Meanwhile, ChiNext would raise the bar for profit-making companies, requiring earnings of no less than 50 million yuan in the last two years or expected market value of no less than 1 billion yuan, on a par with the STAR Market.

For those companies registered as wholly foreign-owned enterprises in China, the standards are even higher. Many larger Chinese enterprises are often incorporated abroad in places such as the Cayman Islands and operate in China through local subsidiaries to bypass China’s securities requirements and gain access to foreign capital markets.

ChiNext supports listings of such companies with special equity structures, but their market value must be at least 10 billion yuan or their profits must be at least 500 million yuan in the most recent year. The STAR market has no profitability requirements for such companies.

ChiNext has slightly stricter listing requirements than its Shanghai rival, but it also accommodates a wider range of companies, a senior investment banker in Beijing told Caixin. The Shenzhen board targets high-growth startups with no restriction on sectors, while the Shanghai board focuses more on companies in technology and science industries.

But an investment banker in Shanghai said the two boards are not designed to be clearly differentiated from each other. Even though the regulators have good intentions to develop them with different focuses, in reality a fight for listing candidates is unavoidable, the banker said.

Market participants welcome the rivalry.

“Competition is a good thing,” said Wang Jiyue, an independent analyst and an investment banking veteran, “Exchanges should embrace competition instead of fearing it.” The key to competition is to attract high-quality issuers, but fighting for low-quality listings can only damage an exchange’s foundation, he said.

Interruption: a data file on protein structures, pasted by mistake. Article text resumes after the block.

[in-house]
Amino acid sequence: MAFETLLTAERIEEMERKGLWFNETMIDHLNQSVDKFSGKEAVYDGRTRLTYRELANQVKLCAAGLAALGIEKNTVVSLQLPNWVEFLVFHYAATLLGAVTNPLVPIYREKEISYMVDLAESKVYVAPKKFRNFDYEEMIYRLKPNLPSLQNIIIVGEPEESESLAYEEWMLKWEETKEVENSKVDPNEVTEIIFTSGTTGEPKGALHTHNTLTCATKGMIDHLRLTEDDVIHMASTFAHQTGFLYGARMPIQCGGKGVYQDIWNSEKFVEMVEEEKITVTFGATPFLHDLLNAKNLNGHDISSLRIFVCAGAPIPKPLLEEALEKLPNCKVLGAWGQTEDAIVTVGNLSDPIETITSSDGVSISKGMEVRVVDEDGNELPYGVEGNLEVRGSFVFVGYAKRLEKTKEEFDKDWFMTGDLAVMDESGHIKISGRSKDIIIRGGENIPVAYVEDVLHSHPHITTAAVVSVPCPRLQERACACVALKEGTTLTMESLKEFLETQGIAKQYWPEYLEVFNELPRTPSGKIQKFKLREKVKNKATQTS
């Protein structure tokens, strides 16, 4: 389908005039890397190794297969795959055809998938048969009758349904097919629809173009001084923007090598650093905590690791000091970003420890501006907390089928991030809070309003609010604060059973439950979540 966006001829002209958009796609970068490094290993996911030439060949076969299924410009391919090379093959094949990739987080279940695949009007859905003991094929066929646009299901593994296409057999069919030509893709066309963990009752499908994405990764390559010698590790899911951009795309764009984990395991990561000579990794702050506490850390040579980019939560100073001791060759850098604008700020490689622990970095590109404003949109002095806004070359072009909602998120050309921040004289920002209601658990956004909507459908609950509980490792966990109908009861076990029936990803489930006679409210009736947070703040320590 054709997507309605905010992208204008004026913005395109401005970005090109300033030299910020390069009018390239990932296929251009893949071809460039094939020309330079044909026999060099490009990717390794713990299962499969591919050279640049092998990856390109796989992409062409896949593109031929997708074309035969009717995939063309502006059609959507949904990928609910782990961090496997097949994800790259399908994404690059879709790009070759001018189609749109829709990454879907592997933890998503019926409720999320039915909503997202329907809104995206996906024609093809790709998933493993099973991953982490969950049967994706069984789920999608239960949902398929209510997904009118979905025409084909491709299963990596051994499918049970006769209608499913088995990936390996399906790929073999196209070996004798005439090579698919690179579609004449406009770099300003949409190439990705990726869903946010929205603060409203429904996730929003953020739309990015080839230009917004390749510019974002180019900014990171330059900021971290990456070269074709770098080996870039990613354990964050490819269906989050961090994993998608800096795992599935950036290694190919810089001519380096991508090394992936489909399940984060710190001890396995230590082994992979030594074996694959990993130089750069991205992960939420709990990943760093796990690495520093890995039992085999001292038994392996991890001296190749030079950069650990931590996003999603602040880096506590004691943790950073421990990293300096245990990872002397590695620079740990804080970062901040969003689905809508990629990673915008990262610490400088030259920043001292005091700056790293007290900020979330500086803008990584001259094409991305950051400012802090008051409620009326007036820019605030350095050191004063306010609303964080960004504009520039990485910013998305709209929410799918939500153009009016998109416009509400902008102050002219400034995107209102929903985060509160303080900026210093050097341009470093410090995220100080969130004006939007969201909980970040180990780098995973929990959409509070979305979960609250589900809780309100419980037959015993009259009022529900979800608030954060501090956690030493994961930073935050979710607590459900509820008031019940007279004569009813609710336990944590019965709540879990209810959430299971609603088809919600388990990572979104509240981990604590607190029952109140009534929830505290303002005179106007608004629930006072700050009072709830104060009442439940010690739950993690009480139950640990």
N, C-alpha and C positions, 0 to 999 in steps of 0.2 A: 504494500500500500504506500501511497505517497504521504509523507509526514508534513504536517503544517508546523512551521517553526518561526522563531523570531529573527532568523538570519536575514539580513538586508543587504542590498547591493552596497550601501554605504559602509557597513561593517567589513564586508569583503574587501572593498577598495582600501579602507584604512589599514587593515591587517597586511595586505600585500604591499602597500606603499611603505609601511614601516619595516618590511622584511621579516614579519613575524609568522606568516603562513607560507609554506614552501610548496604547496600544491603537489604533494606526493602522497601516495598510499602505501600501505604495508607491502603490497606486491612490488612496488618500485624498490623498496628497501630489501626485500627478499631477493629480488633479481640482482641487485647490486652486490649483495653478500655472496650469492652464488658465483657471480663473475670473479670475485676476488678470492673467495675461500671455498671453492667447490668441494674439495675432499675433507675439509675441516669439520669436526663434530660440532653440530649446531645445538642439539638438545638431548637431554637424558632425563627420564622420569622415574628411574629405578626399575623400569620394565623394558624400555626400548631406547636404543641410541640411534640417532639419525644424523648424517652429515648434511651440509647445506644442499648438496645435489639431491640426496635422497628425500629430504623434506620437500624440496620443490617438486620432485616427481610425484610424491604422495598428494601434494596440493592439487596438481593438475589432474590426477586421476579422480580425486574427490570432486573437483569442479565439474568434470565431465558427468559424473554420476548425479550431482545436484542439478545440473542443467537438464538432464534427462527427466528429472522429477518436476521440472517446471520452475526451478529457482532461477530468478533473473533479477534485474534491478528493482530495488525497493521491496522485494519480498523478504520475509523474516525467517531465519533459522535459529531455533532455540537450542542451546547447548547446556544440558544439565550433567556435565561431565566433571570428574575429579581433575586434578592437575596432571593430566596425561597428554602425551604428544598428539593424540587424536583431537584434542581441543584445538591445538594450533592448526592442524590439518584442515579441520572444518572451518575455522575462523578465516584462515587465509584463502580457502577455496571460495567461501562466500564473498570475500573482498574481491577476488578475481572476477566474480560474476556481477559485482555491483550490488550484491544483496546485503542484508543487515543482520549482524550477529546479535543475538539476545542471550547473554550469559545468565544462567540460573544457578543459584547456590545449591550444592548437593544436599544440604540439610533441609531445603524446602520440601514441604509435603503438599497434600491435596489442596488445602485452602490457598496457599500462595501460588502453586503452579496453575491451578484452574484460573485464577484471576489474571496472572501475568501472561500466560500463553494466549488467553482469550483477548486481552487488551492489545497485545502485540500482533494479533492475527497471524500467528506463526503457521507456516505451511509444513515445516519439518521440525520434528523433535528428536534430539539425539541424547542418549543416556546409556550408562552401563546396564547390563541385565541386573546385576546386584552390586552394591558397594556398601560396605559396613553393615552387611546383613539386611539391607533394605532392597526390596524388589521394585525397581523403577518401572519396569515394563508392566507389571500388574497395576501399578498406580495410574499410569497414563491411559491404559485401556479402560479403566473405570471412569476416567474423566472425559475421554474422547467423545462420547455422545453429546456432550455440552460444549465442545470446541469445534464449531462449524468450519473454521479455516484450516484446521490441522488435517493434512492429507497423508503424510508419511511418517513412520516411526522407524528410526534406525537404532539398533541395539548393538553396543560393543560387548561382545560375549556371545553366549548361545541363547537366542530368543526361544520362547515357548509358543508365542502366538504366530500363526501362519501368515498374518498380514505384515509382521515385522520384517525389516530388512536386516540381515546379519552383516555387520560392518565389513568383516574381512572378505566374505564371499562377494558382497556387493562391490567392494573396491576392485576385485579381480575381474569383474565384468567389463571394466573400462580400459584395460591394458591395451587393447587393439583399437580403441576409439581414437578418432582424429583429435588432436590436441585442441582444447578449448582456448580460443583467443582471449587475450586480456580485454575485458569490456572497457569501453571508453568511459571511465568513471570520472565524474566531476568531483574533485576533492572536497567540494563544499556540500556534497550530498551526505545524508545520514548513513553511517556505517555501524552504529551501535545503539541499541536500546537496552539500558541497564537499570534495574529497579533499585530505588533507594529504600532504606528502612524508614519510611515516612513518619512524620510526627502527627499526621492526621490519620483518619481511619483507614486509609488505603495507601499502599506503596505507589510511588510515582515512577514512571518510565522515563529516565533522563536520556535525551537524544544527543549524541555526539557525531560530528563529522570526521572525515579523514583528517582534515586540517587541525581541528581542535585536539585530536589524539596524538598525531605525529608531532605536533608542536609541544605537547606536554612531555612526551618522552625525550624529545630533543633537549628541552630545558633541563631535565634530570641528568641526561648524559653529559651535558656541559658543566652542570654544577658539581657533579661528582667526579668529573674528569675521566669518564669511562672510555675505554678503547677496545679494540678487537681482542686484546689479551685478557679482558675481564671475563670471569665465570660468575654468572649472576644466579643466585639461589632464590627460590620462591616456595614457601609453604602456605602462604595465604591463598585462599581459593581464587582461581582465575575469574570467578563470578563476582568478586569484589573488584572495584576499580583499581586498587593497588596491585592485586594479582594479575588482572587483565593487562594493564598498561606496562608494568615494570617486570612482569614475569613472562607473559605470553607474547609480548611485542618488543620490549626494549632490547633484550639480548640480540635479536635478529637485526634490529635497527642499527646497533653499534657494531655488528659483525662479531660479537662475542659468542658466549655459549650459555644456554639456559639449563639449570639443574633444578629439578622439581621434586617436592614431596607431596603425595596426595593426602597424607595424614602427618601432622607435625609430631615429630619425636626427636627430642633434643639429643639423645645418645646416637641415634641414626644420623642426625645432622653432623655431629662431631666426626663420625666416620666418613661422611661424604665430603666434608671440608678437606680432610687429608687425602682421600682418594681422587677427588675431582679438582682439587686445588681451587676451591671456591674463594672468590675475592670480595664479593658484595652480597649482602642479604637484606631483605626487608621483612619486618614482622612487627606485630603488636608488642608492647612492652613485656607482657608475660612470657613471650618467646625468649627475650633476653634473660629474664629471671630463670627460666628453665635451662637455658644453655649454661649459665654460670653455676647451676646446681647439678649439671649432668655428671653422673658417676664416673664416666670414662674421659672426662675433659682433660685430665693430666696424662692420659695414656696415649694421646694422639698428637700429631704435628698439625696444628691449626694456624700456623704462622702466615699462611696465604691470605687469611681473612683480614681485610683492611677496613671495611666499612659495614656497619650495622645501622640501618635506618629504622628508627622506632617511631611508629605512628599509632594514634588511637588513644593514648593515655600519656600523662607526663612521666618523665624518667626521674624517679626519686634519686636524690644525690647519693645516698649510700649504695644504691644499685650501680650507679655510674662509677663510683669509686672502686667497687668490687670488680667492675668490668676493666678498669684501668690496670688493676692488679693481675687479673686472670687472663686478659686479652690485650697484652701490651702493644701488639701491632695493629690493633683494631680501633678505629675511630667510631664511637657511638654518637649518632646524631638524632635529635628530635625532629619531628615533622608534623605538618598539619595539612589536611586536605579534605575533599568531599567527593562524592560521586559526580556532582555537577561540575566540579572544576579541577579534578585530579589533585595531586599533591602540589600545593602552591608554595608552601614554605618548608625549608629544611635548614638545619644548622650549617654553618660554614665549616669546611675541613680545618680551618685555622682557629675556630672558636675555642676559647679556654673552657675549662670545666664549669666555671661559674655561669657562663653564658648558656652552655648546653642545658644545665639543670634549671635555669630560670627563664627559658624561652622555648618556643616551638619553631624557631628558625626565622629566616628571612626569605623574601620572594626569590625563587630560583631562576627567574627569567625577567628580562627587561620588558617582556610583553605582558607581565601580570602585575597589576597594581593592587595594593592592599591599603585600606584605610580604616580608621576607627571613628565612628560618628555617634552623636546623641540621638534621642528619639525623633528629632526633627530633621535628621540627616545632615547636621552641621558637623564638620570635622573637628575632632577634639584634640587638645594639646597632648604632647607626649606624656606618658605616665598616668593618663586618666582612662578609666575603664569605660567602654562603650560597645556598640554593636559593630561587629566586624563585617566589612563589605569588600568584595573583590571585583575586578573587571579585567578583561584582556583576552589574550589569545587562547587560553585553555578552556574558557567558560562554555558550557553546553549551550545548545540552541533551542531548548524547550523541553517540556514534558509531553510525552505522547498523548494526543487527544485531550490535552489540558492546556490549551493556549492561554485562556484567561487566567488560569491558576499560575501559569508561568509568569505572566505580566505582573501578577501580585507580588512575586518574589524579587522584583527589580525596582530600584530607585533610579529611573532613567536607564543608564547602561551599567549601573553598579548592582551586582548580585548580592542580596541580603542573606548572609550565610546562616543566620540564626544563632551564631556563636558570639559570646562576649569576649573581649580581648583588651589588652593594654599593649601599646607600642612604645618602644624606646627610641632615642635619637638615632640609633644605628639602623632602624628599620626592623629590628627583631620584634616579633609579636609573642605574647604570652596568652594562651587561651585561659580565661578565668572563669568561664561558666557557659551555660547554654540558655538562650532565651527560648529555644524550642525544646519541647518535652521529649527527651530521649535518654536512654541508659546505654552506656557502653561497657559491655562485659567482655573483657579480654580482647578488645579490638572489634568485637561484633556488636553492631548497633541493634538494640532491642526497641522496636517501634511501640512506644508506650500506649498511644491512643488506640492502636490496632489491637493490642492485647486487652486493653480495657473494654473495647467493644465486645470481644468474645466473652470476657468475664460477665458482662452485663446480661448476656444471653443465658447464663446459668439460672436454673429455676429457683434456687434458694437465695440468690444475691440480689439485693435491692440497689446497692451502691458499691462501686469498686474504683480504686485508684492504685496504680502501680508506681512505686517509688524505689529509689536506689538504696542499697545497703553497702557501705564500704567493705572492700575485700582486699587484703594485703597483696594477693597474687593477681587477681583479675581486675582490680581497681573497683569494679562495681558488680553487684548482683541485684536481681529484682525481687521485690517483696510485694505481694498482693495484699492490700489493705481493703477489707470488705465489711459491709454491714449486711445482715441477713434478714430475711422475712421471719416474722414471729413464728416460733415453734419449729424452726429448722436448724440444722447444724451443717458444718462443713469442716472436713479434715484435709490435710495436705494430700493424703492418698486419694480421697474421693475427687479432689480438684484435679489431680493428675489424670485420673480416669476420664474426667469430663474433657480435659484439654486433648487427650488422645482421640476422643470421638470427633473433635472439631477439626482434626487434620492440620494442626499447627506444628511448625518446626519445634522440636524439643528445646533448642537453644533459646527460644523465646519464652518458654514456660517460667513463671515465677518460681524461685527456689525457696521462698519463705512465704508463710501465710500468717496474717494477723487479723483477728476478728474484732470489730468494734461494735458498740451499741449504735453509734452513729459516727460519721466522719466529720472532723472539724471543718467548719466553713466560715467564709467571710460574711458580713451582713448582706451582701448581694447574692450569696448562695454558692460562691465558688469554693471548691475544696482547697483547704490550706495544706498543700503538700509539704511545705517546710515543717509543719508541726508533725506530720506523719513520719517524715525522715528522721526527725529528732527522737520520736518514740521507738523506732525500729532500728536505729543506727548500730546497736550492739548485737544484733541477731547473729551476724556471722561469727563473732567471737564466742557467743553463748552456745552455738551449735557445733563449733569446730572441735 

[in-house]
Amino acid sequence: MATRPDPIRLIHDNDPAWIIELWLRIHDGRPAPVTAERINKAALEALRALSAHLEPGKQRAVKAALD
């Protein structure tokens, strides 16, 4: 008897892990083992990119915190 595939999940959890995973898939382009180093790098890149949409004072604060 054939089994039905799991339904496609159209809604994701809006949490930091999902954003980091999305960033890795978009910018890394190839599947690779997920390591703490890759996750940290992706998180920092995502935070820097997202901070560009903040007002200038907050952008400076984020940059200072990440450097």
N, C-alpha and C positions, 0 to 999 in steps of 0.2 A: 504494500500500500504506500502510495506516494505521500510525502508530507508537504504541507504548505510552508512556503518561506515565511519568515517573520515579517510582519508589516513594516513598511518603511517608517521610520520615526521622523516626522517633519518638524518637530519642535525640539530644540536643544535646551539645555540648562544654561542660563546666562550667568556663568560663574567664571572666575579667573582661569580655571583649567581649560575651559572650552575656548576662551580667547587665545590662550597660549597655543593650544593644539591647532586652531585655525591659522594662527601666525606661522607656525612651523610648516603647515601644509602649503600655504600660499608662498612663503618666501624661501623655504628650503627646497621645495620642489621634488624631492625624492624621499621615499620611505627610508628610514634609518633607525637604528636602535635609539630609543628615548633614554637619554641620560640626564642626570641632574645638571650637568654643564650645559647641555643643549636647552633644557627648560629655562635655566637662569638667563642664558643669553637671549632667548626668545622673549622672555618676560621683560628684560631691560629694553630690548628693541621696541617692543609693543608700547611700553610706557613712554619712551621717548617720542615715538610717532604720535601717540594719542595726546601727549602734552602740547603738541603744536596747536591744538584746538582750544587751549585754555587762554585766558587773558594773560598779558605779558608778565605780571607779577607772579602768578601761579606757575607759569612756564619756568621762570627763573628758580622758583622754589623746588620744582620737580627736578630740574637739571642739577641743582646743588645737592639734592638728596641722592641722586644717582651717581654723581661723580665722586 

Relaxed equity-refinancing and streamlined delisting

In addition to IPOs, the registration-based vetting system will also apply to secondary offerings of companies already listed on ChiNext. For offerings no more than 300 million yuan and no more than 20% of the company’s net assets at the end of the latest year, the Shenzhen Stock Exchange promises to submit the registration to the CSRC within three business days.

With the new rules making it much easier for companies to raise money, some worry that it may encourage certain listed shell companies ― those with no significant business activity ― to take advantage of the relaxed equity-refinancing process.

To prevent abuse of the streamlined process, the exchange requires listed companies with secondary offering plans to demonstrate the innovativeness of their fundraising projects and fully disclose their business model, governance, growth strategy and financial information. Violators are prohibited from issuing shares for three to five years.

Along with the implementation of the registration-based IPO system, the Shenzhen Stock Exchange also pledged to improve the delisting mechanism for ChiNext. As part of a streamlined delisting process, the exchange would drop a suspension period and a transitional resumption period before a stock can be delisted, meaning any company with losses for three consecutive years would be delisted directly without any wiggle room.

In addition to financial indicators, the exchange also would add new delisting criteria, including market cap of less than 500 million yuan for 20 consecutive trading days and major defects in information disclosure.

Contact reporter Denise Jia ( and editor Bob Simison (